The Letters of Alfred Lord Tennyson, 1851-1870

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Cecil Y. Lang, Edgar F. Shannon, Jr.
Harvard University Press, 1987 - Biography & Autobiography - 608 pages

The first volume of The Letters of Alfred Lord Tennyson showed the young manbecoming a poet and recorded the experiences--out of which so much of his poetrywas forged--that culminated in three personal triumphs: marriage, In Memoriam,and the Poet Laureateship. Volume IIreveals the gradual emergence of a new anddifferent Tennyson, moving confidentlyamong the great and famous--the intellectual, political, and artistic elite--yetremaining very much a son of Lincolnshire,whose childlike simplicity of manner strikesall who meet him. As a young man, he wasobliged to be paterfamilias of his father'sfamily; now he has a family of his own,with two sons reaching manhood, twohouses, and two lives, one in London andthe other at home.

Through the letters we learn somethingabout his poetry (including "Maud," andThe Idylls of the King), much abouthis dealings with publishers, and evenmore about his travels--in Scotland,Wales, Cornwall, Norway, Switzerland,Auvergne, Brittany, the Pyrenees--and itis clear that all that he met became part ofhim and of his poetry. By the close of thisvolume he is one of the two or three mostfamous names in the English-speakingliterary world.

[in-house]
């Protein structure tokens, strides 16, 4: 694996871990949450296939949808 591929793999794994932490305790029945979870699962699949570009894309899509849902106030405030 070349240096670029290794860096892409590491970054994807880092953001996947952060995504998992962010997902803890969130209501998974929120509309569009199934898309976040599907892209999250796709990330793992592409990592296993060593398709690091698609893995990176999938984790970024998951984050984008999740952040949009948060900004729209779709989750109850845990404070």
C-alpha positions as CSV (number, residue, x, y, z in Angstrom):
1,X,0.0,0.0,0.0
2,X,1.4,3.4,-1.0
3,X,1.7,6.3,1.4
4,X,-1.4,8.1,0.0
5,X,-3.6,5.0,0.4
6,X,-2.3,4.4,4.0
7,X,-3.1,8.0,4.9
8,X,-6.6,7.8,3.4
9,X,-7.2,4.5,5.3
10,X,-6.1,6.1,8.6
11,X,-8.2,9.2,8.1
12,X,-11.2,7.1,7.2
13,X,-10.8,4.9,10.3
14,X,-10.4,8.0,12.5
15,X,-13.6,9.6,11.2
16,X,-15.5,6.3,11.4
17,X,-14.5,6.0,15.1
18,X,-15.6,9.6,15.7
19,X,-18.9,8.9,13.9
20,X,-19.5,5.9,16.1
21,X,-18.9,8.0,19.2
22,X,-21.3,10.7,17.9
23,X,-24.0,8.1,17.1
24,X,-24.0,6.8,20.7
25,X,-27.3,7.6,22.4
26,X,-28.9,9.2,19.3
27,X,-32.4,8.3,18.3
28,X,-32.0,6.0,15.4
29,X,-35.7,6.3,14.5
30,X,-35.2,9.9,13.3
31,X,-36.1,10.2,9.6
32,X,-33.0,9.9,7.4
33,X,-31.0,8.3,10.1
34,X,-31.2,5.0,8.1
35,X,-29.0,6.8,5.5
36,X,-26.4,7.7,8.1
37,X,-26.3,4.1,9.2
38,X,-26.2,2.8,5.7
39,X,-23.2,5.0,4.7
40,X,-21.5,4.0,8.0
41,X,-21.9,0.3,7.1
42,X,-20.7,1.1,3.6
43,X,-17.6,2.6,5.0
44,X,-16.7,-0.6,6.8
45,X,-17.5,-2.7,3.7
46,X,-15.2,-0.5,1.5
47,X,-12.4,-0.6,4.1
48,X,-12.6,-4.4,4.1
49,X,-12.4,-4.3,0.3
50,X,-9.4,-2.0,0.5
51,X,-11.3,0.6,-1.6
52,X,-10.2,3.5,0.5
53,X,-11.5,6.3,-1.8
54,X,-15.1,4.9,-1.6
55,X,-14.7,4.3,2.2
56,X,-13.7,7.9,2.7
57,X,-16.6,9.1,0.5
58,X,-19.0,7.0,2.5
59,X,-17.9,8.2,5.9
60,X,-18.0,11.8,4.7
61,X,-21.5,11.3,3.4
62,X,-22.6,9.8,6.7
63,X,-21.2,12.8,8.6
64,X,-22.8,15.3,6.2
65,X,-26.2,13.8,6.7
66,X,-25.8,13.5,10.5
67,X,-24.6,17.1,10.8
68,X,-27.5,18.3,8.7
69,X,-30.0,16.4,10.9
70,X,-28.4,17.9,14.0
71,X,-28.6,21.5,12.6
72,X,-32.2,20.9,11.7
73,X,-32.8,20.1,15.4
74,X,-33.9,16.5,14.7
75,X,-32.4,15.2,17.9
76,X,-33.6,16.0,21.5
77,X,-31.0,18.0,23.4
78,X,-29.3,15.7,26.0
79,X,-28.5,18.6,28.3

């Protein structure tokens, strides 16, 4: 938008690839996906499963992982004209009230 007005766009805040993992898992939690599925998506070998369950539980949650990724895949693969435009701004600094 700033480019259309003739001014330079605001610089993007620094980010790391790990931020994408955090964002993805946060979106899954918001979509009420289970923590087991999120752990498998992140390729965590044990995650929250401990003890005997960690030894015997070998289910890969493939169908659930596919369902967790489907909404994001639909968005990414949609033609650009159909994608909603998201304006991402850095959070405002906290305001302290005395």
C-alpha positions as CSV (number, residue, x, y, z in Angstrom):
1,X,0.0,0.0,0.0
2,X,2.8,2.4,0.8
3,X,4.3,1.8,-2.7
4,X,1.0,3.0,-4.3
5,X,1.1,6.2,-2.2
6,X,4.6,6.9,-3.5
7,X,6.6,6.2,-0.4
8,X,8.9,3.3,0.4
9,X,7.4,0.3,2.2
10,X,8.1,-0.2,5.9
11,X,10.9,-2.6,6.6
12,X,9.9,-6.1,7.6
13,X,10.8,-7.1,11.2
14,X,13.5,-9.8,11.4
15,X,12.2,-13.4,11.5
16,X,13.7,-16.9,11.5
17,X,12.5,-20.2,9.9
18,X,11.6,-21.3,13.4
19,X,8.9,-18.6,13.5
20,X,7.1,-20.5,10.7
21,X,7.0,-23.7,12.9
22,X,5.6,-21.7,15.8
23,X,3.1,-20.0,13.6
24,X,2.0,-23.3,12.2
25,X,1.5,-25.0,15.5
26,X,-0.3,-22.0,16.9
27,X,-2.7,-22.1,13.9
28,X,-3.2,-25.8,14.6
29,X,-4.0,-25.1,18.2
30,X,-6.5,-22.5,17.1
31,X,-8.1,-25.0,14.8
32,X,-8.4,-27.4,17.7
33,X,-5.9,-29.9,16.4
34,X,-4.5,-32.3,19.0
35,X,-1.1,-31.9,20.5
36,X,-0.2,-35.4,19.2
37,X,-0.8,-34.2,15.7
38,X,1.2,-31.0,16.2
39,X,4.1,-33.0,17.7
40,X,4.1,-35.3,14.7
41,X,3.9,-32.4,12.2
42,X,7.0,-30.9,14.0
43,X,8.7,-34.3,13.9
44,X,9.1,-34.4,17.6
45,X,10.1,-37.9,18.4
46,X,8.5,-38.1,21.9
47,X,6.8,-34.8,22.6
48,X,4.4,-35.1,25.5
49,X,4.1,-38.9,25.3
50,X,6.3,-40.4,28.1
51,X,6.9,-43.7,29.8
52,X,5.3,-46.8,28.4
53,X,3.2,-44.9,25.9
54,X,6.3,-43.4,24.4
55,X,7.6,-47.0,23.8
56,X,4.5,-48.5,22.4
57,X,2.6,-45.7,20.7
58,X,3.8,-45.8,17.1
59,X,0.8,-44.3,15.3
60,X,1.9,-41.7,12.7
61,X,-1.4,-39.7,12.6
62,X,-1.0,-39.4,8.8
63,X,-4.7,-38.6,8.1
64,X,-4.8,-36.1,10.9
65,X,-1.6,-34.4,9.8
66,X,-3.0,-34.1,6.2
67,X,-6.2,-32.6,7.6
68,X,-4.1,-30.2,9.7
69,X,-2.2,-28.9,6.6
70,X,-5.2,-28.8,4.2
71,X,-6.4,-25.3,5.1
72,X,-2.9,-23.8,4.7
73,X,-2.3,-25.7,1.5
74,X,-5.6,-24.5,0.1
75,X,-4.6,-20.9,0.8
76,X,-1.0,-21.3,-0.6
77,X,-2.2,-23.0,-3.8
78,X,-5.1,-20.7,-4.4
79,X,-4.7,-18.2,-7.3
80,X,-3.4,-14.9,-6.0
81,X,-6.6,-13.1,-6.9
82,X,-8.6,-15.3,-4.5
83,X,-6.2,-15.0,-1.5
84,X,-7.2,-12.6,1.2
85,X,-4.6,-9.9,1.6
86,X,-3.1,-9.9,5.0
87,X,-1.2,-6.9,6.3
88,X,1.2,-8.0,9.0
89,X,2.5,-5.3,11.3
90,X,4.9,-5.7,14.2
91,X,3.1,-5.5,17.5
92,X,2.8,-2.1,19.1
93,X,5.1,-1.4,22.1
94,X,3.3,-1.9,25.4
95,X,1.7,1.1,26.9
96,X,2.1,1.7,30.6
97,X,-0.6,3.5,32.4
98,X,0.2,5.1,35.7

The edition includes an abundance of letters to and about Tennyson as well as byhim, and its generous annotation has beencommended by reviewers for its range andwit.


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The letters of Alfred Lord Tennyson

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There is no reason to take exception to the LJ review (2/15/82) of volume 1 of the Tennyson correspondence; this too is "meticulously edited,'' and it is again fair to say that although "the letters ... Read full review


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